I owe Noreen Seebacher an apology. Same goes for Scott Raynovich, my fellow Investor Uprising bloggers, and, while I'm at it, the entire Investor Uprising community, wherever you are.
I have been away from my Investor Uprising responsibilities far too long, as the PR world has been keeping me busy with a lot of interesting projects, and for those who have followed my previous posts, my kids have been keeping me on my toes. But that is no excuse for me to be away from you.
I am going to do my darndest to find more ways to blend ethics, flippant humor, and a warped sense of looking at the world and bring the results to you more frequently. For those I have let down, I sincerely and humbly apologize. I strive to stay committed to the promise I made when I first joined the IU team and bring you regular blog posts in the future.
Deep breath, everyone. How would you rate that apology? I tried to address what I thought was wrong, I recognized the error of my ways, and I am trying to atone for the past by looking toward the future. But was it enough for you, reader?
Too often, companies don't apologize the right way. A weak apology gets lost in a sea of blame, he-said-she-said, and passing the buck. I could point to several instances where every passing moment of not stepping up and saying "My bad!" -- even when it wasn't the company's fault -- causes more harm than good.
The most recent example of a company not apologizing well enough can be found with Carnival Cruise Lines (NYSE: CCL). No one would step up to the plate to take responsibility. The ship's captain is a likely suspect, as his story has changed
as often as the tides. The company didn't act swiftly enough to address the passengers and families' needs, so it allowed rumors like this one
to start. Mickey Arison, chief executive chairman and part owner of Carnival, has kept an unusually low profile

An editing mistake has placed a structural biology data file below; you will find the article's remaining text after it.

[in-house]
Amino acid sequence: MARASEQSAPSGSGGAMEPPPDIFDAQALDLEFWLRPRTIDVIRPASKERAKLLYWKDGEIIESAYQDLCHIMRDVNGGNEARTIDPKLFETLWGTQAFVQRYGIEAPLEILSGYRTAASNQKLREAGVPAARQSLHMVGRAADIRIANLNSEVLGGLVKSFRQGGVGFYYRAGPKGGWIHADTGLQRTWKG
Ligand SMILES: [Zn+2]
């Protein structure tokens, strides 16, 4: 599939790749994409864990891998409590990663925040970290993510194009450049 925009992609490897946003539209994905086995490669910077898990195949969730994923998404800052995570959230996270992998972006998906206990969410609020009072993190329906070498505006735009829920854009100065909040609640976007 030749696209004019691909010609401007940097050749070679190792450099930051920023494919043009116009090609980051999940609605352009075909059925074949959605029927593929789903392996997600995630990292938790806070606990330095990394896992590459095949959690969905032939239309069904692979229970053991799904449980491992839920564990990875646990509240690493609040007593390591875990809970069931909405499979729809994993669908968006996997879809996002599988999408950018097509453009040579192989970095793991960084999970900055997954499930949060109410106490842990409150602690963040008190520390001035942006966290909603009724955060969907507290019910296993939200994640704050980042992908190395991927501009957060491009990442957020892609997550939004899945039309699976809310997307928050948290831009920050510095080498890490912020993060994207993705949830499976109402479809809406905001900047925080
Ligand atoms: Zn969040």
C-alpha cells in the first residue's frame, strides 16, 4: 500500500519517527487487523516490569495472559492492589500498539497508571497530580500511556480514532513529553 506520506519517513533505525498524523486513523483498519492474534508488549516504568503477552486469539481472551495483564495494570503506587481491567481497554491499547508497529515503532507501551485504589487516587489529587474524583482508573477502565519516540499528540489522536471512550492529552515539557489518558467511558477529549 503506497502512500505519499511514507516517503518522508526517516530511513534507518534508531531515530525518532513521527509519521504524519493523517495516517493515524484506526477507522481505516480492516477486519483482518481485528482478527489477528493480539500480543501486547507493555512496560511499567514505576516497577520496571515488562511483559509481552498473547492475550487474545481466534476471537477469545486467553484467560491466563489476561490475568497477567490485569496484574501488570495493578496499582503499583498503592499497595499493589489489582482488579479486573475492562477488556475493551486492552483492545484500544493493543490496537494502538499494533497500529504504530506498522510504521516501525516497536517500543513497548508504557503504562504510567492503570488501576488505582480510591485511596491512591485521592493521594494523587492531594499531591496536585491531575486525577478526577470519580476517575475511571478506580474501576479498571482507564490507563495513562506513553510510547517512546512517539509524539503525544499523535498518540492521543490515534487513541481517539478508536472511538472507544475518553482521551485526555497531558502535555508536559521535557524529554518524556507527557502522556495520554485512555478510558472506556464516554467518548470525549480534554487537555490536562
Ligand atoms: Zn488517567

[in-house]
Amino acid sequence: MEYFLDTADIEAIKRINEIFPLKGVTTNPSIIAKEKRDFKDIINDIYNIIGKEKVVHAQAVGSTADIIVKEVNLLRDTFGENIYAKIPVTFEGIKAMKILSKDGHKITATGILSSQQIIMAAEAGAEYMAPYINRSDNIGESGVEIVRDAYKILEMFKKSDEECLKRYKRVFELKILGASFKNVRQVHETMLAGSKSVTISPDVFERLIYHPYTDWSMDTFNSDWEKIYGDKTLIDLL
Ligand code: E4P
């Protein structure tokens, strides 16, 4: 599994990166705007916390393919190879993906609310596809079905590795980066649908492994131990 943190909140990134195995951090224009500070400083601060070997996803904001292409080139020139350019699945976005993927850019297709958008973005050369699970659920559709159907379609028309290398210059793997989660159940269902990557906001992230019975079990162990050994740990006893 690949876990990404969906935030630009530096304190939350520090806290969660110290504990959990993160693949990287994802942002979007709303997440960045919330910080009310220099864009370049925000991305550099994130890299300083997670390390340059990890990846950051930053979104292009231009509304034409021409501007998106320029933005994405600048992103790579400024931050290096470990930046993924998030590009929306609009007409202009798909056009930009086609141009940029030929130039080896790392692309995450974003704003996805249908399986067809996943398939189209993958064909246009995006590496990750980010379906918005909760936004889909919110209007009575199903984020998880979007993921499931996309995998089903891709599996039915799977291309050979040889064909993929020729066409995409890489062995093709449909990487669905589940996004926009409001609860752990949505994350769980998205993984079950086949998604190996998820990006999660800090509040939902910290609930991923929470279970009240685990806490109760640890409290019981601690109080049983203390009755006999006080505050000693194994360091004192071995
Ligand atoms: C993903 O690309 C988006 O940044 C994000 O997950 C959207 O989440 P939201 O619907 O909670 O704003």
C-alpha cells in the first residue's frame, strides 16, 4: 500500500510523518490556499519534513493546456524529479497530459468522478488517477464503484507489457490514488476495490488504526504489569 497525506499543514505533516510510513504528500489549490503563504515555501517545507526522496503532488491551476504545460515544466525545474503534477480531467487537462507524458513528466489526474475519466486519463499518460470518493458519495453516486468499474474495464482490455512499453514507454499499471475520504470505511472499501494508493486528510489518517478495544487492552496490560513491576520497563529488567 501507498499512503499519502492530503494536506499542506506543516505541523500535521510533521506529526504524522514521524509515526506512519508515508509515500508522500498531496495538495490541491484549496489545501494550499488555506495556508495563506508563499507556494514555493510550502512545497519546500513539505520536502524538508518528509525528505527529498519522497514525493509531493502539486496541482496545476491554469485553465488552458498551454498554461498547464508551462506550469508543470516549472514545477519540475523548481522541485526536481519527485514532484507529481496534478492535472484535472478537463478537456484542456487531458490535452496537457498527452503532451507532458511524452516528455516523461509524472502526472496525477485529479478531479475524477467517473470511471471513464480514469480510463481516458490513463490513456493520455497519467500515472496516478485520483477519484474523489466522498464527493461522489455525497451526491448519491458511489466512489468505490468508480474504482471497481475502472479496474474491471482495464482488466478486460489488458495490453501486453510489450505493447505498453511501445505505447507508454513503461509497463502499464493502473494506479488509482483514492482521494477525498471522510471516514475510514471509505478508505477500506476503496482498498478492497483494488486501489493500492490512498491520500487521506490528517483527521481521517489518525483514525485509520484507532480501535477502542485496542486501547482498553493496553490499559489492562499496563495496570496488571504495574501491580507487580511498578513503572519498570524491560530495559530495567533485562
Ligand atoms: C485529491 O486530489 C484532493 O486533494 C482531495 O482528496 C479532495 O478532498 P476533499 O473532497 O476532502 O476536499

in the wake of the incident. People who were directly and indirectly affected were clamoring for a voice or figure to give them answers, but nothing came forth.
How will Carnival show it is holding itself accountable for its actions, and can an apology really add any value at this point in time? What's important now is to have a rep who provides a constant voice to keep people informed (and there are conflicting opinions about whether the CEO is the best spokesperson in a crisis).
At the end of the day, apologizing is not easy. Yes, as Elton John said, "Sorry seems to be the hardest word." There are no words or press statements that will bring the vacationers on that cruise ship home. We can only hope that Carnival will do something to build public trust in its company and its brand.
Full disclosure, folks (and probably the last time I ever do anything here that is self-promotional): I started a blog called A Sorry State that analyzes the world of apologies. There is a lot to be learned from apologies -- how to do it right, who makes a good "apologist," and, yes, which ones are really head-scratchers. I award A.S.S. Awards to the worst apologizers, so if there is a company, product, or process that you feel needs to be recognized, shoot me a Tweet.